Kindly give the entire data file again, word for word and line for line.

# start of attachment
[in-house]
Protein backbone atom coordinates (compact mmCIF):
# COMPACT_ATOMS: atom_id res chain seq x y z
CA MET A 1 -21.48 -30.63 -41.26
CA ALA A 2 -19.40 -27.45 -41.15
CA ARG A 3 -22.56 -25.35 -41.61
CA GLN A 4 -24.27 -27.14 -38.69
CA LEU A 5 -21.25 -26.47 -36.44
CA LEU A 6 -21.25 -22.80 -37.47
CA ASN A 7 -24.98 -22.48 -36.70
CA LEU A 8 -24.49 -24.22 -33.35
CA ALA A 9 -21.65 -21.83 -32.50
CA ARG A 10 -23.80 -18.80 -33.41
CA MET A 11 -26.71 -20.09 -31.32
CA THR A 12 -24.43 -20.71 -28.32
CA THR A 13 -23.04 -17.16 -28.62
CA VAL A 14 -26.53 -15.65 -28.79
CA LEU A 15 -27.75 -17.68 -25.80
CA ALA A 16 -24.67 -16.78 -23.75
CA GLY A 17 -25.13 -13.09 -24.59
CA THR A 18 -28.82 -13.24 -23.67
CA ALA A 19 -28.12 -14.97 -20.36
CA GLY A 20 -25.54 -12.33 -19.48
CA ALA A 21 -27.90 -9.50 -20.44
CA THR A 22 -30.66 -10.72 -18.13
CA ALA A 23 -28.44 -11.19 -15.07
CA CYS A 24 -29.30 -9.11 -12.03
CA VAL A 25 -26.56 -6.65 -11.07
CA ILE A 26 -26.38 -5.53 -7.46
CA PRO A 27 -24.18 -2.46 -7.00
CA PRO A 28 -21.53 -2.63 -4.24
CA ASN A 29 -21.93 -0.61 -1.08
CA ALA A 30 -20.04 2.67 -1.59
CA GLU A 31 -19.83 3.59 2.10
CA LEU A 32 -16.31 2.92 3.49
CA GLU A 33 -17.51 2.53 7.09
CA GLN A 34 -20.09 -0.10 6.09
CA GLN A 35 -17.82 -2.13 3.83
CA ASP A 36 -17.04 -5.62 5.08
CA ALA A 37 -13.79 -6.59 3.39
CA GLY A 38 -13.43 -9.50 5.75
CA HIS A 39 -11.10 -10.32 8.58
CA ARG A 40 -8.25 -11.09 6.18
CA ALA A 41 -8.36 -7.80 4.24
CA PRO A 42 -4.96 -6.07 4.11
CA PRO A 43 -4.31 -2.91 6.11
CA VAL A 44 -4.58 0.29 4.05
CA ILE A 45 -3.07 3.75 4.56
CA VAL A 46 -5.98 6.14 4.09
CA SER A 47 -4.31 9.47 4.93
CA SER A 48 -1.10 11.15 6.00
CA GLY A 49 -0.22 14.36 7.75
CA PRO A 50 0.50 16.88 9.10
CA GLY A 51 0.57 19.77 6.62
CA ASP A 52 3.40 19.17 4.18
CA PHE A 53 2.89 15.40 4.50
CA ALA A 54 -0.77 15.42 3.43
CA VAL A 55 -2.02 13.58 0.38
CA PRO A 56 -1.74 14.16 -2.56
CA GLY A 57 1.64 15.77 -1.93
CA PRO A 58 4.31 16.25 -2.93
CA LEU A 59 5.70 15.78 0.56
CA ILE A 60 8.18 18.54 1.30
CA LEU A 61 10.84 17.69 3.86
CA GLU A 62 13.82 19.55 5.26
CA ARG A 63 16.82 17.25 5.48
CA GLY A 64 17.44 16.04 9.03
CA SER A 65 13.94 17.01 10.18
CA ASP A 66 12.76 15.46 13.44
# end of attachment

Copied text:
[in-house]
Protein backbone atom coordinates (compact mmCIF):
# COMPACT_ATOMS: atom_id res chain seq x y z
CA MET A 1 -21.48 -30.63 -41.26
CA ALA A 2 -19.40 -27.45 -41.15
CA ARG A 3 -22.56 -25.35 -41.61
CA GLN A 4 -24.27 -27.14 -38.69
CA LEU A 5 -21.25 -26.47 -36.44
CA LEU A 6 -21.25 -22.80 -37.47
CA ASN A 7 -24.98 -22.48 -36.70
CA LEU A 8 -24.49 -24.22 -33.35
CA ALA A 9 -21.65 -21.83 -32.50
CA ARG A 10 -23.80 -18.80 -33.41
CA MET A 11 -26.71 -20.09 -31.32
CA THR A 12 -24.43 -20.71 -28.32
CA THR A 13 -23.04 -17.16 -28.62
CA VAL A 14 -26.53 -15.65 -28.79
CA LEU A 15 -27.75 -17.68 -25.80
CA ALA A 16 -24.67 -16.78 -23.75
CA GLY A 17 -25.13 -13.09 -24.59
CA THR A 18 -28.82 -13.24 -23.67
CA ALA A 19 -28.12 -14.97 -20.36
CA GLY A 20 -25.54 -12.33 -19.48
CA ALA A 21 -27.90 -9.50 -20.44
CA THR A 22 -30.66 -10.72 -18.13
CA ALA A 23 -28.44 -11.19 -15.07
CA CYS A 24 -29.30 -9.11 -12.03
CA VAL A 25 -26.56 -6.65 -11.07
CA ILE A 26 -26.38 -5.53 -7.46
CA PRO A 27 -24.18 -2.46 -7.00
CA PRO A 28 -21.53 -2.63 -4.24
CA ASN A 29 -21.93 -0.61 -1.08
CA ALA A 30 -20.04 2.67 -1.59
CA GLU A 31 -19.83 3.59 2.10
CA LEU A 32 -16.31 2.92 3.49
CA GLU A 33 -17.51 2.53 7.09
CA GLN A 34 -20.09 -0.10 6.09
CA GLN A 35 -17.82 -2.13 3.83
CA ASP A 36 -17.04 -5.62 5.08
CA ALA A 37 -13.79 -6.59 3.39
CA GLY A 38 -13.43 -9.50 5.75
CA HIS A 39 -11.10 -10.32 8.58
CA ARG A 40 -8.25 -11.09 6.18
CA ALA A 41 -8.36 -7.80 4.24
CA PRO A 42 -4.96 -6.07 4.11
CA PRO A 43 -4.31 -2.91 6.11
CA VAL A 44 -4.58 0.29 4.05
CA ILE A 45 -3.07 3.75 4.56
CA VAL A 46 -5.98 6.14 4.09
CA SER A 47 -4.31 9.47 4.93
CA SER A 48 -1.10 11.15 6.00
CA GLY A 49 -0.22 14.36 7.75
CA PRO A 50 0.50 16.88 9.10
CA GLY A 51 0.57 19.77 6.62
CA ASP A 52 3.40 19.17 4.18
CA PHE A 53 2.89 15.40 4.50
CA ALA A 54 -0.77 15.42 3.43
CA VAL A 55 -2.02 13.58 0.38
CA PRO A 56 -1.74 14.16 -2.56
CA GLY A 57 1.64 15.77 -1.93
CA PRO A 58 4.31 16.25 -2.93
CA LEU A 59 5.70 15.78 0.56
CA ILE A 60 8.18 18.54 1.30
CA LEU A 61 10.84 17.69 3.86
CA GLU A 62 13.82 19.55 5.26
CA ARG A 63 16.82 17.25 5.48
CA GLY A 64 17.44 16.04 9.03
CA SER A 65 13.94 17.01 10.18
CA ASP A 66 12.76 15.46 13.44